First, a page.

Because C does not support the use of C++ classes. You could inspect each class and map it to a structure, but you would only gain the use of the data members, not the methods. You could write functions to inspect and manipulate the class members directly, presuming you knew the offsets into the class object. This is not a given, but compiler (and compiler option) dependent. You would also have to write functions to replace any operator overloading that was present.
In short, you would have to do almost as much work as if you wrote the GUI yourself. The only difference would be in having source code available to tell you what the original authors were doing with the class. That, of course, also presumes open source.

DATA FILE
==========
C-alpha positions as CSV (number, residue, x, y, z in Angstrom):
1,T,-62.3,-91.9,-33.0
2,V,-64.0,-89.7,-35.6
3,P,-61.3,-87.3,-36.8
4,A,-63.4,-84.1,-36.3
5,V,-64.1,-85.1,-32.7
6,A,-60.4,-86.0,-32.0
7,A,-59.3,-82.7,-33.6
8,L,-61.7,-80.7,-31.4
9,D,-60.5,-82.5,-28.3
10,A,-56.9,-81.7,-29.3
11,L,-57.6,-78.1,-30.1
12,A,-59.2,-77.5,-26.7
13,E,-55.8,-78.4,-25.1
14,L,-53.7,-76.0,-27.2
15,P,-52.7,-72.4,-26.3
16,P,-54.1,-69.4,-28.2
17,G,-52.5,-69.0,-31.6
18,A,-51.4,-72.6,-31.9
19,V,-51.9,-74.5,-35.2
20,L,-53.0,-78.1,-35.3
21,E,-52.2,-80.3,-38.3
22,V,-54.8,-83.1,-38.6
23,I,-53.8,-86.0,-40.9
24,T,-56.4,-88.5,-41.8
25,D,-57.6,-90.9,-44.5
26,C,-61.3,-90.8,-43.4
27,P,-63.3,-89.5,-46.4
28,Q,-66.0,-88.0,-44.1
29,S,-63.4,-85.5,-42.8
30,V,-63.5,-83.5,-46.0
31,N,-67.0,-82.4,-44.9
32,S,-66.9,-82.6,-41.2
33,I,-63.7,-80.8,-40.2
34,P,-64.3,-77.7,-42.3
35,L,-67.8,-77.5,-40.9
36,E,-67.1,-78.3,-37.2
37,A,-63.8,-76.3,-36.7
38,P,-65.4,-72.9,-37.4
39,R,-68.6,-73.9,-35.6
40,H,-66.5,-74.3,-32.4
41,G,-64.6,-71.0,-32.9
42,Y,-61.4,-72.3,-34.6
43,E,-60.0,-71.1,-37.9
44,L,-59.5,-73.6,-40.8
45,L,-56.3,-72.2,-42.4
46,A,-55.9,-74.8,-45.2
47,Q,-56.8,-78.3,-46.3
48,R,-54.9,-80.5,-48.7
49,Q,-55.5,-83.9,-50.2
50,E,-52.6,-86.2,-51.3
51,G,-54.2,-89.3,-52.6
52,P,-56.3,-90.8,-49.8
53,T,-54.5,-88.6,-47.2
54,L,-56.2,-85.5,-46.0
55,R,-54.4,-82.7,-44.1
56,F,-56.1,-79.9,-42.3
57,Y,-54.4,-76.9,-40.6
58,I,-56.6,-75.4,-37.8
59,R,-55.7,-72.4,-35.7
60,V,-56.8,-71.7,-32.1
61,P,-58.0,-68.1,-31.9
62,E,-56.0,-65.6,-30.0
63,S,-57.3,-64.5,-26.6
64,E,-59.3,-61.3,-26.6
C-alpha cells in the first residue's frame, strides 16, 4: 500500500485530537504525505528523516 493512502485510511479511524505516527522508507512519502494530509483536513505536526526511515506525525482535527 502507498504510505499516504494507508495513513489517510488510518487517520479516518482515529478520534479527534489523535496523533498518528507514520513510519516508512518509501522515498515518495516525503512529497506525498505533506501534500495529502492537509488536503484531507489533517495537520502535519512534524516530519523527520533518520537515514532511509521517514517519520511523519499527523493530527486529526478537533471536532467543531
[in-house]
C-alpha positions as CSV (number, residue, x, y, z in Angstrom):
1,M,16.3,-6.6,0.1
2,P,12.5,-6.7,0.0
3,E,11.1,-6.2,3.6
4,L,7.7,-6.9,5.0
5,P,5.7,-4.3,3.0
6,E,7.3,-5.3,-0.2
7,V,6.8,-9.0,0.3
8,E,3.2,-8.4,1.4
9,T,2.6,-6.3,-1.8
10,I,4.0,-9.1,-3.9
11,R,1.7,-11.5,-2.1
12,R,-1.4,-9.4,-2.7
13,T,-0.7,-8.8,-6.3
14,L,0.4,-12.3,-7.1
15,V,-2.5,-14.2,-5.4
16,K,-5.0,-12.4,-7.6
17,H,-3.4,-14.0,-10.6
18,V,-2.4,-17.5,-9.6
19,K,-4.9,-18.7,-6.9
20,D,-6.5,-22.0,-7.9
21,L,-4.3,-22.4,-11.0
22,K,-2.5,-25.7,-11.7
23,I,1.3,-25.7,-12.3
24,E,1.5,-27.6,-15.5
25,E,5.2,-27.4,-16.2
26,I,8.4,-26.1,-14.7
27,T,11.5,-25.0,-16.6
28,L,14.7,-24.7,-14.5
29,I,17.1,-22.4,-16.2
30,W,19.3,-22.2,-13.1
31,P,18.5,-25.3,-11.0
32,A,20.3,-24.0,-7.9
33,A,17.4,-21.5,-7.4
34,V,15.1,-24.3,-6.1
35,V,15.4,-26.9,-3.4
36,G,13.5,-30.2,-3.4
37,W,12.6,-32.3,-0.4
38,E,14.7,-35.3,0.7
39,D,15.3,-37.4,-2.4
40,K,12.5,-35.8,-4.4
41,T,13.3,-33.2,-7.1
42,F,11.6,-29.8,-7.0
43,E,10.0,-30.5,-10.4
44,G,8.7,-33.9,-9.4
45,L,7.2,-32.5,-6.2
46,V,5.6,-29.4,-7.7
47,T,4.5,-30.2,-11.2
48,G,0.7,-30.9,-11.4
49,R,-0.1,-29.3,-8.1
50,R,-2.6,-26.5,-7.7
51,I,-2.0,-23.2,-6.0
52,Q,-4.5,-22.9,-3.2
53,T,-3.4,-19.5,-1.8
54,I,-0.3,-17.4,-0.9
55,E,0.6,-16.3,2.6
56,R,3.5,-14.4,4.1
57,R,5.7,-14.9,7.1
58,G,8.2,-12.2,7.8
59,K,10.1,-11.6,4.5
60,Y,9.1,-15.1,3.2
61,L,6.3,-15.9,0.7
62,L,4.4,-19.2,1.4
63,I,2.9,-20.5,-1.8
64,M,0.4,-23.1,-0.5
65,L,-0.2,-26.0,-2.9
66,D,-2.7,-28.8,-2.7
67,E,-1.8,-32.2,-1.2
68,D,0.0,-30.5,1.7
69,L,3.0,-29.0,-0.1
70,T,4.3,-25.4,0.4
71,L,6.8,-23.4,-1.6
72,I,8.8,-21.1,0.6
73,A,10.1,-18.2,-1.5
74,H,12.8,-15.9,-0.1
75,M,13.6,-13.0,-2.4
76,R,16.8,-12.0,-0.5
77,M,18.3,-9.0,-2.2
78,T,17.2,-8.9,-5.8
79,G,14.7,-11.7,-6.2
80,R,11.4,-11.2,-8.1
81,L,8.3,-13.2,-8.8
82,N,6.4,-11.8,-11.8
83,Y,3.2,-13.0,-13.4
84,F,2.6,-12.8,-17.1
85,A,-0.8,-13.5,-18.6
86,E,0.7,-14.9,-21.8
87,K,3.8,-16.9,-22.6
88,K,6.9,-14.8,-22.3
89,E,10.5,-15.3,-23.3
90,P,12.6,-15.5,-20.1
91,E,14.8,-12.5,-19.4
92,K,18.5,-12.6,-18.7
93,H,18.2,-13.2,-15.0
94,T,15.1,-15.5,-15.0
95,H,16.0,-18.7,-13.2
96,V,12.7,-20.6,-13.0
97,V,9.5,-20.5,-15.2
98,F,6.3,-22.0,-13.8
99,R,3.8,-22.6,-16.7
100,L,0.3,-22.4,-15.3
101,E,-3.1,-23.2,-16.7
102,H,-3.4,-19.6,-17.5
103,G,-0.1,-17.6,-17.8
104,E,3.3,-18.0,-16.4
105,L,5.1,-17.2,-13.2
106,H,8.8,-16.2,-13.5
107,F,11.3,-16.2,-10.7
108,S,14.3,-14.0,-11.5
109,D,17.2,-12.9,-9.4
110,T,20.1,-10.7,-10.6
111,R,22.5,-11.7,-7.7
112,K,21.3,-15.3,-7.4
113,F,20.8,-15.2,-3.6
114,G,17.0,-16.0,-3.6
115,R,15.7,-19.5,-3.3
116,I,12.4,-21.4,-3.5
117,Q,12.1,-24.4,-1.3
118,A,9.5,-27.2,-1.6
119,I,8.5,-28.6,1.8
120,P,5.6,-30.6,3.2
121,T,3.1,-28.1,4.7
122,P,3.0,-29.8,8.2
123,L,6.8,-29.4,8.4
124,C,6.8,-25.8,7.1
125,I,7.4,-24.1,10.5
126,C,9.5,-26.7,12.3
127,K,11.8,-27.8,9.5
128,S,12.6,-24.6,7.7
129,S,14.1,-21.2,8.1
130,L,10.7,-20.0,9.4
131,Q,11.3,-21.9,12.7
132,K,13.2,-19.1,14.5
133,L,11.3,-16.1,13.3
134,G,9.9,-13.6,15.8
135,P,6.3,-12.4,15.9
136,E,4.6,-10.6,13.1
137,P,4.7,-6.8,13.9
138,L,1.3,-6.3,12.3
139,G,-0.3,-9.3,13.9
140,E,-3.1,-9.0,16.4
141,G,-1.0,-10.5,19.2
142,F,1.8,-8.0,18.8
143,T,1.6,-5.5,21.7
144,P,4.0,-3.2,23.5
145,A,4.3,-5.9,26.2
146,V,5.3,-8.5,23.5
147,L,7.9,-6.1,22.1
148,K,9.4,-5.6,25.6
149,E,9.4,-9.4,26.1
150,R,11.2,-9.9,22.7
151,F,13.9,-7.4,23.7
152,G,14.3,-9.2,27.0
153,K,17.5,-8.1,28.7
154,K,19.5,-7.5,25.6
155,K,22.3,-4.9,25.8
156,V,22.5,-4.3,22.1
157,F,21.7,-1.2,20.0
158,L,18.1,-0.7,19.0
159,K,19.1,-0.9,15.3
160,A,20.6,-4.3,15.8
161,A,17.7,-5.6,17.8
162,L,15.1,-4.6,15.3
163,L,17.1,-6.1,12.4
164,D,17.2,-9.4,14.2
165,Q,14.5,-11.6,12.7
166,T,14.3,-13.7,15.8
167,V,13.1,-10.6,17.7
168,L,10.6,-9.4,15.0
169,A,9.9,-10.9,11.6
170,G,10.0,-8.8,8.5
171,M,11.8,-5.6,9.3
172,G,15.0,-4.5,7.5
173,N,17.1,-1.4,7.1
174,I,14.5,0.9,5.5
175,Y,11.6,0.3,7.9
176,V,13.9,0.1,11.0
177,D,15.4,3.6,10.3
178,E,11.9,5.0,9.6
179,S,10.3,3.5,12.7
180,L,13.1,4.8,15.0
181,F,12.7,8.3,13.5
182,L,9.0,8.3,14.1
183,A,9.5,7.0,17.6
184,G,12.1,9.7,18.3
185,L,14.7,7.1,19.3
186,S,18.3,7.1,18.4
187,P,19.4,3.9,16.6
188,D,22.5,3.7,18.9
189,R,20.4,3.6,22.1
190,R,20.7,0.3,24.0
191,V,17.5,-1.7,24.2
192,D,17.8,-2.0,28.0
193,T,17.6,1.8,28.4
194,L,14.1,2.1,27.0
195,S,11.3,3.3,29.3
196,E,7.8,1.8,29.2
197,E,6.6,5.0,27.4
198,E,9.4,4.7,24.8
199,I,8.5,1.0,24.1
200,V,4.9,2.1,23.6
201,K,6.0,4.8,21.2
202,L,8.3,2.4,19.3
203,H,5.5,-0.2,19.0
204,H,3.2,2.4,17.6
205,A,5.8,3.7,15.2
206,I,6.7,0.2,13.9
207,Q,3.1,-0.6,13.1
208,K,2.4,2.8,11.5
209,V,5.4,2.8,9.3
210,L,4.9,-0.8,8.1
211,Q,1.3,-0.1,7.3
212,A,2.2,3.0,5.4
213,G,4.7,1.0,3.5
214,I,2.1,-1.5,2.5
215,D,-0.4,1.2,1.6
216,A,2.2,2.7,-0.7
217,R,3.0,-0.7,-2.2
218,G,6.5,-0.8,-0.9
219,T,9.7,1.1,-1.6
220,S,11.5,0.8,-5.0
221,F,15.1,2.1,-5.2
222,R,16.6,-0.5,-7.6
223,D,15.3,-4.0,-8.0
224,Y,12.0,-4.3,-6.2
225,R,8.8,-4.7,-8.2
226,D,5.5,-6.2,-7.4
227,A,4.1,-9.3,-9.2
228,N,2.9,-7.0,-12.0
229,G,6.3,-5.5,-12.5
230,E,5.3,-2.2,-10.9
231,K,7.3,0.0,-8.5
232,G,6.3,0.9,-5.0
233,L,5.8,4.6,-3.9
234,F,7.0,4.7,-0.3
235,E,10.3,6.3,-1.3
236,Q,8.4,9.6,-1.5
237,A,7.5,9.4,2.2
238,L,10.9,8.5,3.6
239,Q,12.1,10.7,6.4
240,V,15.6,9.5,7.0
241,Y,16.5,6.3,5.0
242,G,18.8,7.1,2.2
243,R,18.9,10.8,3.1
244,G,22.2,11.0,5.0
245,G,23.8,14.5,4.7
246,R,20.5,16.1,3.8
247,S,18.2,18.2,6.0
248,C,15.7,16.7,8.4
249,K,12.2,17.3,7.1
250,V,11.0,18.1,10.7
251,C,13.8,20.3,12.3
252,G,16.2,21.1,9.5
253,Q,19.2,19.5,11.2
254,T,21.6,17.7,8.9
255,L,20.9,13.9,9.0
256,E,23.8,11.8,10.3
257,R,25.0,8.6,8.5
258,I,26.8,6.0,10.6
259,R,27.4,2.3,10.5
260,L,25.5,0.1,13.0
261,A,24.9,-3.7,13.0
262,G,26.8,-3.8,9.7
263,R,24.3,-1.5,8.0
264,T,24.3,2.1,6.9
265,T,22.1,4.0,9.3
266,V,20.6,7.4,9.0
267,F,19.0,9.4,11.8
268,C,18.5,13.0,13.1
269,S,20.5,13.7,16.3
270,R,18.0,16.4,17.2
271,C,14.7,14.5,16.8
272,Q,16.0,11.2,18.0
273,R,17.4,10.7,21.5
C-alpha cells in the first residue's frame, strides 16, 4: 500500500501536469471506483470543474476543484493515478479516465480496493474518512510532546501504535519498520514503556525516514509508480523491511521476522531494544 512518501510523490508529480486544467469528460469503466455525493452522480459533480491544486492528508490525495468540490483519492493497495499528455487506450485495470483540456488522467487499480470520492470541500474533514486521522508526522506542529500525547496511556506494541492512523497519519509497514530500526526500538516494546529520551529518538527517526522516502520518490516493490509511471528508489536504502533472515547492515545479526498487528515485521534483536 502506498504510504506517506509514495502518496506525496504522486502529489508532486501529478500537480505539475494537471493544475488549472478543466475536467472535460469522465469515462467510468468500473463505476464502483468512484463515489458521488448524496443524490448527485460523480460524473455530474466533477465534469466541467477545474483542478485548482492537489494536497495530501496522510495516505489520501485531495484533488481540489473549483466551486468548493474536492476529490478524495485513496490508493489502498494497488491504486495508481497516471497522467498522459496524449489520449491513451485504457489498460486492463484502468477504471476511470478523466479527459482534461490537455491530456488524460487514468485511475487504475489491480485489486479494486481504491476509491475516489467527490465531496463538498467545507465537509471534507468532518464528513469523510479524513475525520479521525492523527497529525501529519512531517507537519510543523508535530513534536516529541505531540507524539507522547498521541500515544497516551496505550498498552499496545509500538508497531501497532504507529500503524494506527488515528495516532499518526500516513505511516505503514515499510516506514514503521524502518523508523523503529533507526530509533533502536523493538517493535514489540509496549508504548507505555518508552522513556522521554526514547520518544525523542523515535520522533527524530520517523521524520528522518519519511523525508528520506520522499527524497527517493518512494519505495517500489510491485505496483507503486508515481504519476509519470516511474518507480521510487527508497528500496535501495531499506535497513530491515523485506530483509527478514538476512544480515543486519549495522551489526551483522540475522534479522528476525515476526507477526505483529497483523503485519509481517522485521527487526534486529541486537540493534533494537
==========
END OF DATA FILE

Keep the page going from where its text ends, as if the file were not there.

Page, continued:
I'll go so far as to opine that since you don't realize the problems, you will shoot yourself in the foot trying to get around them.
One alternative is to use C++. Another is to use a GUI library with an API that doesn't require C++. To that end, you might want to check if Qt has an interface that supports C. One used to be able to do that with GTK; I don't know if it's still the case.